You’ve probably never heard of Taunus Corp., but according to the Federal Reserve, it’s the U.S.’s eighth-largest bank holding company. Taunus, it turns out, is the North American subsidiary of Germany’s Deutsche Bank AG, with assets of just over $380 billion.
Deutsche Bank holds a large amount of European government and bank debt; it also has considerable exposure to lingering real estate problems in the U.S. The bank, therefore, could become a conduit for risk between the two economies. But which way is Deutsche Bank more likely to transmit danger -- to or from the U.S.?
By any measure, Deutsche Bank is a giant. Its assets at the end of September totaled 2.28 trillion euros (according to the bank’s own website), or $3.08 trillion. In the latest ranking from The Banker, which uses 2010 data, Deutsche was the second- largest bank in the world by assets, behind only BNP Paribas SA.
The German bank, however, is thinly capitalized. Its total equity at the end of the third quarter was only 51.9 billion euros, implying a leverage ratio (total assets divided by equity) of almost 44. This is up from the second quarter, when leverage was about 36 (assets were 1.849 trillion euros and capital was 51.678 euros.)
Even by modern standards, this is very high leverage. JPMorgan Chase & Co. has a balance sheet about 20 percent smaller than Deutsche Bank’s, but more than twice as much Tier 1 capital, an important indicator of a bank’s financial strength. Bank of America Corp., whose weakness is a serious worry in the U.S. today, has twice Deutsche’s capital. (These comparisons use The Banker’s ranking of the top 25 banks.)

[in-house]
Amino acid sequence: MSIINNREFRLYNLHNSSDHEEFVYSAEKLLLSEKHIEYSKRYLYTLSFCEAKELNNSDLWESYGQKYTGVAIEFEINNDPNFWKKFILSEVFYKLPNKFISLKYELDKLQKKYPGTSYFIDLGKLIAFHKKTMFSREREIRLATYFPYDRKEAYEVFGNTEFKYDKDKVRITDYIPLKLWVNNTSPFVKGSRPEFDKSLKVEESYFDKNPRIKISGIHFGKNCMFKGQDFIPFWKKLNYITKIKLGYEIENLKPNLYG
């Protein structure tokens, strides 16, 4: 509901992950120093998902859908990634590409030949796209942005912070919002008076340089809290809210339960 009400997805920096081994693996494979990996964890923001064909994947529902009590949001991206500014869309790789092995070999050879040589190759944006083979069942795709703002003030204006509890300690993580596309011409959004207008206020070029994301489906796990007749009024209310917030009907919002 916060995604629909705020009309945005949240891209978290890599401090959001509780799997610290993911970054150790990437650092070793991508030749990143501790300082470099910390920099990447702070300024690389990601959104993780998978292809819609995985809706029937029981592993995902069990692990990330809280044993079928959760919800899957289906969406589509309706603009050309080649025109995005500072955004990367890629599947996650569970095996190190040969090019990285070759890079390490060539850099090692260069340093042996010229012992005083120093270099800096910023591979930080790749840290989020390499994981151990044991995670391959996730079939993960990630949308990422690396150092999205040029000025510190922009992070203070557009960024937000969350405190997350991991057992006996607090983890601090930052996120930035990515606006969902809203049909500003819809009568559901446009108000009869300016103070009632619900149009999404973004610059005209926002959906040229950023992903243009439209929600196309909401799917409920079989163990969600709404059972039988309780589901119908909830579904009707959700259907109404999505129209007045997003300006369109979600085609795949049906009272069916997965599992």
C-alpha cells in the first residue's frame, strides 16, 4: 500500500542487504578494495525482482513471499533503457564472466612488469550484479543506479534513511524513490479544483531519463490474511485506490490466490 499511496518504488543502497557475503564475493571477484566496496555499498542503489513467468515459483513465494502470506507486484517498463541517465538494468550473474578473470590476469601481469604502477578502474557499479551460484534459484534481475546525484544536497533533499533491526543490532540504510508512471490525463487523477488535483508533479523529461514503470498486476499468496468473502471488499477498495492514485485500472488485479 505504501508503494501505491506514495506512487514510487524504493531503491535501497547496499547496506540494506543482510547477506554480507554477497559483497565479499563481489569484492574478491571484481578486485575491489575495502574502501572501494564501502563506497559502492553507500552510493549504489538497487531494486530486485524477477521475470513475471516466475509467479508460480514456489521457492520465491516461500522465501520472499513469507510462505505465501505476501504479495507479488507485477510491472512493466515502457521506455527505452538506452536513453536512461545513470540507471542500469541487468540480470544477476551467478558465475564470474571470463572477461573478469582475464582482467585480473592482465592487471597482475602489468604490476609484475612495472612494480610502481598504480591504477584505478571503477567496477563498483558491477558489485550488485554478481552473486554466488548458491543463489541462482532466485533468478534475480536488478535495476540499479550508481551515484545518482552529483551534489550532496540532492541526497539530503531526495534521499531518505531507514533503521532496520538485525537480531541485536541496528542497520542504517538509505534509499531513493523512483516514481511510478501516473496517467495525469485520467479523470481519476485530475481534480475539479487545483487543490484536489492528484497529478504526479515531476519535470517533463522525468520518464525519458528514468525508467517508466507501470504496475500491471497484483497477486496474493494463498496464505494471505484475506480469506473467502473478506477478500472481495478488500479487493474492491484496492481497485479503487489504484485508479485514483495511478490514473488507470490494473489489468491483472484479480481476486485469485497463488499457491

Healthy Capital Ratio
Globally, Deutsche’s capital ratios are relatively healthy, judging by the banking industry’s standard measures. At the end of the third quarter, its Tier 1 capital ratio was 13.8 percent (up from 12.3 percent at the end of 2010) and its core Tier 1, which excludes hybrid debt that can convert into equity, was 10.1 percent.
How does such a highly leveraged bank become “well- capitalized”? The answer is that “risk-weighted assets” were 337.6 billion euros as of Sept. 30. But what is a low risk- weight asset in the European context today? Incredibly, it is sovereign debt, which of course is far from riskless at the moment.
Perhaps Deutsche Bank holds mostly German government debt, which still has safe-haven value. But it’s likely that Deutsche also holds a significant amount of Italian and French government bonds.
Still, the bigger risks are probably in the U.S. Deutsche Bank is a significant trustee for mortgages, having been heavily involved in the issuance and distribution of mortgage-backed securities during the housing bubble. Yves Smith, writing on the nakedcapitalism.com blog, says Deutsche Bank is one of the U.S.’s four biggest securitization trustees. Many questions on whether paperwork was done properly and whether the rights of investors have been protected hang over these trusts.
Let’s take a look just at Taunus Corp., named after a range of mountains outside the parent bank’s Frankfurt headquarters. The latest figures (from the Fed data, using the consolidated financial statement at the end of the third quarter) show Taunus with total equity capital of just $4.876 billion. This implies an eye-popping leverage ratio of around 78.